I came across All-Grass-Farms when I was researching local farms online that I wanted to visit. I found its “our story” page and I began to read about the owners of the farm and I became inspired to share their story! “Cliff McConville and wife Konda Dees purchased a house with 8.5 acres of woods and pastures and a small barn in Barrington Hills in 1998. At the time Cliff worked as an insurance executive in downtown Chicago and Konda a Marketing Director for a local shopping center…” I reached out to the co-owner of the farm, Cliff, via email and asked if I could interview him for the EFY blog. I was inspired by his story to work from home and begin a journey with his family to create an farming business. Cliff talks about climate change, organic living, and how farming has changed his perspective on life.
Due to Climate Change there has been a rise in awareness in mindful farming, why is it important for people to buy from sustainable farms who treat their crops and animals with respect?
Fortunately, consumers are increasingly becoming aware of the environmental disaster that “conventional” farming is wreaking on our soils, waterways, and natural ecosystem, not to mention the health impacts of having all these chemicals in our foods and water.
As consumers become concerned, they start changing their buying habits which is really the only way we are going to change the “system”. As more and more conventional farmers see the economic benefits of raising organic products through sustainable farming practices, then and only then will they make the decision to switch their farming methods to more sustainable methods. The fact that organic milk, soybeans, wheat, and corn are selling for 2-3 times the prices of conventionally-grown counterparts is helping the transition. The transition is occurring, but slowly as Industrial Ag, Industrial Food, and Big Government (influenced by $$ from Industrial Ag and Food) are digging in to hold onto the conventional farming, cheap/subsidized food system. Ultimately the consumer can prevail by voting with their wallets.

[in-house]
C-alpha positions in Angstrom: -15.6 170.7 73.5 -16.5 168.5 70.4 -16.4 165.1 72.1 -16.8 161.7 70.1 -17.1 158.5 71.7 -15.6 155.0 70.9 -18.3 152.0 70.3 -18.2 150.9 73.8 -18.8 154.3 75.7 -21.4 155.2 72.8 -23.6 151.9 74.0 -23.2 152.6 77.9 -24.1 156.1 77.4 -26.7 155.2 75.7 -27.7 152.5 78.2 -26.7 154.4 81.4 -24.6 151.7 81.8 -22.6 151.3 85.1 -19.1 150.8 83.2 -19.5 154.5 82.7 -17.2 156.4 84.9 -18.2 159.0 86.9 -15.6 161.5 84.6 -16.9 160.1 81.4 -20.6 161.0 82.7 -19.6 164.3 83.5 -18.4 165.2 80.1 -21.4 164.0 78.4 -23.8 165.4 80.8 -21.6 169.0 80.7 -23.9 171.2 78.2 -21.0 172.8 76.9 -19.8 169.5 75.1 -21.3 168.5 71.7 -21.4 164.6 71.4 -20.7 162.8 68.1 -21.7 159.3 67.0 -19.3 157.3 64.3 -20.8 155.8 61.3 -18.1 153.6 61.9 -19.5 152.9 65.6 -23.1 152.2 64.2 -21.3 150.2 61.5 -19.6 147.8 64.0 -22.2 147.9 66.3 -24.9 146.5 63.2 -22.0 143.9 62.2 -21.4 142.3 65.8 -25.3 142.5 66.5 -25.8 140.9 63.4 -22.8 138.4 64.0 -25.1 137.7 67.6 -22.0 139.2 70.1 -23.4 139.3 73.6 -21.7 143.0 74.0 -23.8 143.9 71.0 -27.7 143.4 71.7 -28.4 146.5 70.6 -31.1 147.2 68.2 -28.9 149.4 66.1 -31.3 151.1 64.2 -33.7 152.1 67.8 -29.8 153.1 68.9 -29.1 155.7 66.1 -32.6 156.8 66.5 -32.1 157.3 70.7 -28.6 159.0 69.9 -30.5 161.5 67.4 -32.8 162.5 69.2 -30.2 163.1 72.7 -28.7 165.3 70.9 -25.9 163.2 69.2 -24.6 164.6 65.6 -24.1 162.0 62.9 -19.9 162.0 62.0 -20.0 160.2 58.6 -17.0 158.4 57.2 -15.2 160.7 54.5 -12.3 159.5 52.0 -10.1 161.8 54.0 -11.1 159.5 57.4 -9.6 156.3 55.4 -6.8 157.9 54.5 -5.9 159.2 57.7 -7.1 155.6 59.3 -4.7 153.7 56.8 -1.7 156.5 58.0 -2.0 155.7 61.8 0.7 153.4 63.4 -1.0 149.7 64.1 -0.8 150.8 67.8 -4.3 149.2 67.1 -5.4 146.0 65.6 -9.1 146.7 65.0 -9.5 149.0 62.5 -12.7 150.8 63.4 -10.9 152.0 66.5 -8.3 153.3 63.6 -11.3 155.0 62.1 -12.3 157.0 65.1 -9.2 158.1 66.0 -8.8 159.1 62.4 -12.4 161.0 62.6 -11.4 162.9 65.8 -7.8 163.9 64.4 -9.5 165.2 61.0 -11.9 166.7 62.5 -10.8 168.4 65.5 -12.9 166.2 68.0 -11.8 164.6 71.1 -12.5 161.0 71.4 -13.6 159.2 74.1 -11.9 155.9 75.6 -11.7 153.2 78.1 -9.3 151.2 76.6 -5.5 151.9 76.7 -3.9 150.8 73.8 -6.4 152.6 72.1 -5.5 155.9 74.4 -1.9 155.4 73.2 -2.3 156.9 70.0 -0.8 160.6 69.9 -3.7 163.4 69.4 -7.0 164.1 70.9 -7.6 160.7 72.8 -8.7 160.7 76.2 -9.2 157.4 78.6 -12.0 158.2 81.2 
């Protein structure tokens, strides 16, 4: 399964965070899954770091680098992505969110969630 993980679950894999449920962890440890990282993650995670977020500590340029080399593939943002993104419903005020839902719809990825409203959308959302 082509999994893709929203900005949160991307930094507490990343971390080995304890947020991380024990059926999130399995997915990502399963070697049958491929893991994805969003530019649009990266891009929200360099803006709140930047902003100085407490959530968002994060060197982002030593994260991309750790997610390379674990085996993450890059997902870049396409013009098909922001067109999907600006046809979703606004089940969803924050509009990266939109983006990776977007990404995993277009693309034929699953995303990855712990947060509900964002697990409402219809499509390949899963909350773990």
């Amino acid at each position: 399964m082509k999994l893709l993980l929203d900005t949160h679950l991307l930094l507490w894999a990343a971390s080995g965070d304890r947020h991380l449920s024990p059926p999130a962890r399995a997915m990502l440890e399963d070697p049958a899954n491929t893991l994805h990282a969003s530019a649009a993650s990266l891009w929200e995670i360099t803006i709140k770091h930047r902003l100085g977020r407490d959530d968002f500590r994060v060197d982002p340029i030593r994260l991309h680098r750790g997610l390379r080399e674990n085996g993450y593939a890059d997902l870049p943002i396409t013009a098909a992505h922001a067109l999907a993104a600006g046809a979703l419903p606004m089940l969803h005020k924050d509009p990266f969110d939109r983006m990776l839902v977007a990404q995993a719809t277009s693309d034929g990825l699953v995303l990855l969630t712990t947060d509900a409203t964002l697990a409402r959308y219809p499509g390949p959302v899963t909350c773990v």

Why is it important to have livestock live in “an environment that is sustainable and mimics their natural living conditions”?
The proponents of “industrial agriculture” have done an excellent job of designing facilities and production processes that reduce costs and simplify livestock management. However these confinement systems typically treat the animals as a simple unit of production with no recognition they are living, breathing, feeling creatures. We believe strongly that ALL animals should be treated with respect and raised outdoors in a manner similar to how they would live in nature. This not only keeps them healthy (with no need for antibiotics or other medications), but also provides for a more nutritious product for our customers, and benefits our soils and forages as well with their natural fertilizer.
The farm is expanding into larger acres, how has the success of the farm impacted your life and those who work on the farm?
Of course with all the new land to fence, plant, and manage and a beautiful but long neglected barn to fix up it’s been a lot of work, nonstop really, 7 days a week for the last year. However we are just about finished with the barn renovations and hope to have our farm store opened in the next week or two. At this point I feel like we are “over the hump” and can really focus on growing and improving our production and really spending more time with our customers doing daily farm tours, milking exhibitions, etc. A side benefit of running a larger farm is that we have been able to hire more employees and interns and give them more exposure to our farming techniques and practices.
You are beginning to work with harvesting honey, for certain readers who never had local honey, why is it important that they support sustainable bee farming?
We have had 12 – 15 hives on our farm for a number of years so the honey production is not new, however we have always left most of the honey in the hives so they could reproduce and survive the winters. Our beekeeper, Marcin Matelski, is working on a long term project to develop Queen Bees that are well adapted to thrive in our cold Midwestern winters and prevalence of chemical pesticides on the surrounding farmlands. Bees are one important form of pollinators that are absolutely critical to the growth and reproduction of many of our local plants, vegetables, pastures, and many commercial farming crops.